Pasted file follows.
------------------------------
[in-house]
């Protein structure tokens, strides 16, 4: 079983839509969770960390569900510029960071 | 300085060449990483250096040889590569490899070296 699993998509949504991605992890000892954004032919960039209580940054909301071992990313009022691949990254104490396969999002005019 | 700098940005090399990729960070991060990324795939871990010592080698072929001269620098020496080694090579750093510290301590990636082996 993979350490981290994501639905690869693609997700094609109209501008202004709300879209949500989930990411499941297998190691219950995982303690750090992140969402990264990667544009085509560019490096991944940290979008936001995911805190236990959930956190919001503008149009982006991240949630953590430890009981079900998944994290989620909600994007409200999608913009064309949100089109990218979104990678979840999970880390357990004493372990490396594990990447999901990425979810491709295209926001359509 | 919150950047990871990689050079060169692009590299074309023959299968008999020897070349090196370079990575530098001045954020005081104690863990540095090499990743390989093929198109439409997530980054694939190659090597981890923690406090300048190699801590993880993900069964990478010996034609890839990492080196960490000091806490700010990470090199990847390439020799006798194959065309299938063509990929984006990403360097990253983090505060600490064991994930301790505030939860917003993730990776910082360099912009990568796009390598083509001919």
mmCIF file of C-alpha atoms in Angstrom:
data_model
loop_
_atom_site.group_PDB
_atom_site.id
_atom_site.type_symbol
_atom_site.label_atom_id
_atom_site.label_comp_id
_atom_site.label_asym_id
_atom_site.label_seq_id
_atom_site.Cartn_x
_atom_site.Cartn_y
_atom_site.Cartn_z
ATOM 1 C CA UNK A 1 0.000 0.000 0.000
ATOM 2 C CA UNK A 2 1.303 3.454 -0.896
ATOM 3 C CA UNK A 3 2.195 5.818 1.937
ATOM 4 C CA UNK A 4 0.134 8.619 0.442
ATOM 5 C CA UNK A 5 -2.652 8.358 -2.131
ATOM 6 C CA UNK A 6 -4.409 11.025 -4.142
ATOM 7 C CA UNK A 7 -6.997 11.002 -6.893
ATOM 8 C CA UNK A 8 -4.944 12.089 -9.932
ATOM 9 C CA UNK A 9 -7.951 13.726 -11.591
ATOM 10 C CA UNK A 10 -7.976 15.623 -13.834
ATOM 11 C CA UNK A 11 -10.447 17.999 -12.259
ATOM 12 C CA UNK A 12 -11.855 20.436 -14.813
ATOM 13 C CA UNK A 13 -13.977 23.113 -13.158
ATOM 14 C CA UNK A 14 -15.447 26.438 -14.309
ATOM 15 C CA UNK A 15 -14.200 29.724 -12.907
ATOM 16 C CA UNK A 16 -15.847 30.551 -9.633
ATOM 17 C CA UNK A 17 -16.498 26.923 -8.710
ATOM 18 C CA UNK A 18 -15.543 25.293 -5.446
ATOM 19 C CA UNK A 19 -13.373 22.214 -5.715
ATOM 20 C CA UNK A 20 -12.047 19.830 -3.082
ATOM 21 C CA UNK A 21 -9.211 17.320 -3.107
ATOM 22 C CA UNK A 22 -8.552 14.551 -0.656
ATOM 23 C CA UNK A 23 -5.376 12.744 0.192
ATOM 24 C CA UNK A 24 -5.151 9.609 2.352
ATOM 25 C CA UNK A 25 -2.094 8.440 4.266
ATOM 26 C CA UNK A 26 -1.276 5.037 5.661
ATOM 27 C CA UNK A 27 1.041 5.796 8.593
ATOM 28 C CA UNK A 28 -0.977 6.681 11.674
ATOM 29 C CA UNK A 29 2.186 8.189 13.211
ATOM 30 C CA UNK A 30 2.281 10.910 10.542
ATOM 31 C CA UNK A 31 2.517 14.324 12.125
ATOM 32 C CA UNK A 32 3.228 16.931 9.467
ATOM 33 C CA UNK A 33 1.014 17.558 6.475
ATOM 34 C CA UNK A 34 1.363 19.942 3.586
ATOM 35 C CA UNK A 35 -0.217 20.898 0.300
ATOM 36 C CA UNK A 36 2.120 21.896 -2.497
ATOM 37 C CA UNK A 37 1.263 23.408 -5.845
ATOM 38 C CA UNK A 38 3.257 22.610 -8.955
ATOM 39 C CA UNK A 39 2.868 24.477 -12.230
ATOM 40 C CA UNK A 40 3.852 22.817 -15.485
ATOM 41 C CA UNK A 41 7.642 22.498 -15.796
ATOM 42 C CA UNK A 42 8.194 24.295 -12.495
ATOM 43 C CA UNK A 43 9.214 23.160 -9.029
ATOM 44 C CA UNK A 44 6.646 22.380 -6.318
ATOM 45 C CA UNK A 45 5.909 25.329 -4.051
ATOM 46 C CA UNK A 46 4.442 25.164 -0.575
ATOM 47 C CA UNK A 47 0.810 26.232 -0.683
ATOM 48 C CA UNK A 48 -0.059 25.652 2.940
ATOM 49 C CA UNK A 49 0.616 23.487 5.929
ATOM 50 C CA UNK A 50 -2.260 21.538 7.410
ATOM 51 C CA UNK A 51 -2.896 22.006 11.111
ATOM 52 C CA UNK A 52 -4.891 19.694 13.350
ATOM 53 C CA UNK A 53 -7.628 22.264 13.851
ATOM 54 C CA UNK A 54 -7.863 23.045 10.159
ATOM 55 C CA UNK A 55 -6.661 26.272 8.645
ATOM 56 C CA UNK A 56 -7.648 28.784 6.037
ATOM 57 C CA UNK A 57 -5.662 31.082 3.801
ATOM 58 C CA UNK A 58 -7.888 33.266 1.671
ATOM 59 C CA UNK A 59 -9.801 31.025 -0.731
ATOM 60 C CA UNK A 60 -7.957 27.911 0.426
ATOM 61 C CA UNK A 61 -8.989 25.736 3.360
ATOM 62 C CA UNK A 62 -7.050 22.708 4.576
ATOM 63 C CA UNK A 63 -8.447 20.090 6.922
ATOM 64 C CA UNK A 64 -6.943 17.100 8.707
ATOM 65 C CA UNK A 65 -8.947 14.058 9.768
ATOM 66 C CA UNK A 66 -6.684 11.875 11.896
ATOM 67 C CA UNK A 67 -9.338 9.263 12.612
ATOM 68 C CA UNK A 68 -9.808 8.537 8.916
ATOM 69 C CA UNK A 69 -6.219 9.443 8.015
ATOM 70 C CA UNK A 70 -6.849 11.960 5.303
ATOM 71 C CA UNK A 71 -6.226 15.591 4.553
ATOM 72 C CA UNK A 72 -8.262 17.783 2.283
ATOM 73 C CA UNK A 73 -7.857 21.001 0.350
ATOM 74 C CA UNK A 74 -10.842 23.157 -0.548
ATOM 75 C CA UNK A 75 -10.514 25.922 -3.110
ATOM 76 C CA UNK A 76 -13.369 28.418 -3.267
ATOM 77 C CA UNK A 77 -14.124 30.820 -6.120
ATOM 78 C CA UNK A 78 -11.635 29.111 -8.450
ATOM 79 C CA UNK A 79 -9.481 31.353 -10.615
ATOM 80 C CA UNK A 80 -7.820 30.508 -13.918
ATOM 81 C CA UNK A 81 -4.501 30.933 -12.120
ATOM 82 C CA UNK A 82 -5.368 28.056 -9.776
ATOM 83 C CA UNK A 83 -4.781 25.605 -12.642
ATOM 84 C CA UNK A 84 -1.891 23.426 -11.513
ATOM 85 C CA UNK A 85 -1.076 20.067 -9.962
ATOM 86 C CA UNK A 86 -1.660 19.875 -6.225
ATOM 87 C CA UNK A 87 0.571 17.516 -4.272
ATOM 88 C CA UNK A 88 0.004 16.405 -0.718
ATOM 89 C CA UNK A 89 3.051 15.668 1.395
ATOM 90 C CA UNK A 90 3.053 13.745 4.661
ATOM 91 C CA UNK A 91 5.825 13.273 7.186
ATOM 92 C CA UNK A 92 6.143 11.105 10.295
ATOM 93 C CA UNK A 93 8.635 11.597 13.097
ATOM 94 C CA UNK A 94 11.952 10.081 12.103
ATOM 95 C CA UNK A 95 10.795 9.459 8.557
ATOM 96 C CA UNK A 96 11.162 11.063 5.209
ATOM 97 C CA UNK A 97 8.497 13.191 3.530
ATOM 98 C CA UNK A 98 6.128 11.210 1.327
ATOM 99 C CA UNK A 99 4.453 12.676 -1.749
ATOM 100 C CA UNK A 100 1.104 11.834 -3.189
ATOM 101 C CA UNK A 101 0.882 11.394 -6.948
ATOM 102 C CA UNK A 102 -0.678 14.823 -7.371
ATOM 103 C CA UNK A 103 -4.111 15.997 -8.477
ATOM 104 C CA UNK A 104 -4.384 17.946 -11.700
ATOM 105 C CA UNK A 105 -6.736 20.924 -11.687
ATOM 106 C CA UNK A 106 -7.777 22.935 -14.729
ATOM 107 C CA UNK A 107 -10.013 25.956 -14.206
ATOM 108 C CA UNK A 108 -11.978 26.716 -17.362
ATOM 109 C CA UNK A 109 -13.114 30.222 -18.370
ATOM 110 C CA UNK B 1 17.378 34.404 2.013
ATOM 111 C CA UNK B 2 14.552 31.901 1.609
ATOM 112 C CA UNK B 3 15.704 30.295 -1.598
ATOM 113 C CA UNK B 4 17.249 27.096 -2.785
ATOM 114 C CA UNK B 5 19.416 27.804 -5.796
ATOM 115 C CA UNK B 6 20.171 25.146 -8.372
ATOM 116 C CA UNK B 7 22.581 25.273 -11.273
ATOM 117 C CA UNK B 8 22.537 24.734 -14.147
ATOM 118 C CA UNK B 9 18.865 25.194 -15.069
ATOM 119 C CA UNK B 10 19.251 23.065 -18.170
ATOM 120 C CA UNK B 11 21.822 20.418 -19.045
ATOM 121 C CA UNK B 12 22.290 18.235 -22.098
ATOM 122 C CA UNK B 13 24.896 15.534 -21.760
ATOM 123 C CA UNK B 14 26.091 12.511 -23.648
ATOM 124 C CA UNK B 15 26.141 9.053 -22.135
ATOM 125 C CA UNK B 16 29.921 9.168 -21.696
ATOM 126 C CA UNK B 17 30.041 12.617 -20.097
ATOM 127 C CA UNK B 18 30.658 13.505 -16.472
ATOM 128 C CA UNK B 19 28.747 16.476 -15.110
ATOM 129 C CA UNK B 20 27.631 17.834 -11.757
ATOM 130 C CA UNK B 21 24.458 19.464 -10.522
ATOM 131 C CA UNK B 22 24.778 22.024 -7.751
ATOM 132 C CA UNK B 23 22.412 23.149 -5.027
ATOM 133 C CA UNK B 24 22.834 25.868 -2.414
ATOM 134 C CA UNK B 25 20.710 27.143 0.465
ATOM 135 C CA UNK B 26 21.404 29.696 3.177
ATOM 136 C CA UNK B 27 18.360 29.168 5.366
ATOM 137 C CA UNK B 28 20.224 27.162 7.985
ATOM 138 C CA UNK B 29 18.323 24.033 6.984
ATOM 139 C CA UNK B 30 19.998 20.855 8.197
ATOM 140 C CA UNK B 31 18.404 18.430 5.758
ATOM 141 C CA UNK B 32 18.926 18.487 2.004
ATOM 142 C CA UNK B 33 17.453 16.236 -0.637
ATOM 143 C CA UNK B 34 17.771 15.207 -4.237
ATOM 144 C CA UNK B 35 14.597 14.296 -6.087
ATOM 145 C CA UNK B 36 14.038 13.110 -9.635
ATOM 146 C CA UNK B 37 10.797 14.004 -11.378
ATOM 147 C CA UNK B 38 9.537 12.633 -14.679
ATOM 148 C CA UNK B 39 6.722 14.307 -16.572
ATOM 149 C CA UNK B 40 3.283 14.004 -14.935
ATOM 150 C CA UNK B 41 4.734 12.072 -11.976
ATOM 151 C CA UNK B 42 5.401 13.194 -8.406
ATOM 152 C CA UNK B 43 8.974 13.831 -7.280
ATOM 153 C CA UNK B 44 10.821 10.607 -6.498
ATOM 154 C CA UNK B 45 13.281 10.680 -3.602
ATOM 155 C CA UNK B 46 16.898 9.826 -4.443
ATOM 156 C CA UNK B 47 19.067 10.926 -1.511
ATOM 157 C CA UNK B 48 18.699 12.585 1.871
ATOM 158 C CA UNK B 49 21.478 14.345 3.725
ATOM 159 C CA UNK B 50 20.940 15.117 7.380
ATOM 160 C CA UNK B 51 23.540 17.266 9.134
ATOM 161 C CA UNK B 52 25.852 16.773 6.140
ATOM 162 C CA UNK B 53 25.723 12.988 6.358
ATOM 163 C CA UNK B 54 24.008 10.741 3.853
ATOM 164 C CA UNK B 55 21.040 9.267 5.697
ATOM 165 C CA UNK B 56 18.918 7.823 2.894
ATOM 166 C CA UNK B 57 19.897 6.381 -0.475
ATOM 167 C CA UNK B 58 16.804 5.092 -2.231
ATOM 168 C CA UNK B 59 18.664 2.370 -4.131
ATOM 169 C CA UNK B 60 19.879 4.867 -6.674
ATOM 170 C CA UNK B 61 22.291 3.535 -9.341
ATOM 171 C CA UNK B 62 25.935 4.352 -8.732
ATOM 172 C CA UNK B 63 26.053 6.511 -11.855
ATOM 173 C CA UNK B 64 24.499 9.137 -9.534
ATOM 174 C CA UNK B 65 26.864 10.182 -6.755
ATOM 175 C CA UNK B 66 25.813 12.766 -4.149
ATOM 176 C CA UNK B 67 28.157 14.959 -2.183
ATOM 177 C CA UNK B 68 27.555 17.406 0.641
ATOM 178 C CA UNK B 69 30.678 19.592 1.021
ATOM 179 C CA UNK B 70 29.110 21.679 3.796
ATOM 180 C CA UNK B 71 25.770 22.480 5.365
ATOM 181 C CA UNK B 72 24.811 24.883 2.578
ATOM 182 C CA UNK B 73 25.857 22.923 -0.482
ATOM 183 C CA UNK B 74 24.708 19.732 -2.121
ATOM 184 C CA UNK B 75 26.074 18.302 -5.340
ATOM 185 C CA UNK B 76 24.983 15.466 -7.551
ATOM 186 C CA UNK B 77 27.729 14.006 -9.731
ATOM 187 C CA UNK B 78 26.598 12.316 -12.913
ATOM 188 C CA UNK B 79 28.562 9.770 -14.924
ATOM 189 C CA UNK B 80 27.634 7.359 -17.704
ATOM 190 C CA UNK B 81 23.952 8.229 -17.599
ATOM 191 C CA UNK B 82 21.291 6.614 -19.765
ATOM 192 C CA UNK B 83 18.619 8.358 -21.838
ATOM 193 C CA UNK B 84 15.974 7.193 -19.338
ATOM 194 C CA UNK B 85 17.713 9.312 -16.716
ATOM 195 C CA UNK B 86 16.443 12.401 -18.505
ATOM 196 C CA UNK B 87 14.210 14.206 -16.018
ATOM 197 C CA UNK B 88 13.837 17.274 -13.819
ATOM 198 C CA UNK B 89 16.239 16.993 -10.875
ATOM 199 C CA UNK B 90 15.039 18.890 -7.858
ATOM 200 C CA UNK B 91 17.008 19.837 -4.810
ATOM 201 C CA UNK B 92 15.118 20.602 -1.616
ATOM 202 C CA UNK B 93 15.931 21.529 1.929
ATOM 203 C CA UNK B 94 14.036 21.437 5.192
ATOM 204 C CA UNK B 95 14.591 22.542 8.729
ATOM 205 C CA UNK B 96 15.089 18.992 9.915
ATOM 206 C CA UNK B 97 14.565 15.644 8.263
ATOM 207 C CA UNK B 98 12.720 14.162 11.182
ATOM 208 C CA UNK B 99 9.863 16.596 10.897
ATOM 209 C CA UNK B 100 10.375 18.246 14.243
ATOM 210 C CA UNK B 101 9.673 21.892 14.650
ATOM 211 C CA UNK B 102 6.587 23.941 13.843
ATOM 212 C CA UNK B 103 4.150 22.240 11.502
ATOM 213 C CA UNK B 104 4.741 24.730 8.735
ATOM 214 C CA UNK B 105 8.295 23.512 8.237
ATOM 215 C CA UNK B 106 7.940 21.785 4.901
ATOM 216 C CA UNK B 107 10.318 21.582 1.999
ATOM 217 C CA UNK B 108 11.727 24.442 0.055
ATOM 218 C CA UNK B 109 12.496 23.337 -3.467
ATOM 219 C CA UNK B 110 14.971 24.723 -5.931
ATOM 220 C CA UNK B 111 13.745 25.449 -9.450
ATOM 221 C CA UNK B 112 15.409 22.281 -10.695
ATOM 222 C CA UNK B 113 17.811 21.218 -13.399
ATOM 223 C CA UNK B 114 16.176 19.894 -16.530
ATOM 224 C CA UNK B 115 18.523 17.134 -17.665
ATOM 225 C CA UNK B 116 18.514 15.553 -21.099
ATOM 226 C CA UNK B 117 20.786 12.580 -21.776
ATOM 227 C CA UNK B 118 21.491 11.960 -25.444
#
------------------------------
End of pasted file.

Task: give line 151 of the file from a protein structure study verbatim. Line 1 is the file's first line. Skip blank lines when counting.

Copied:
ATOM 136 C CA UNK B 27 18.360 29.168 5.366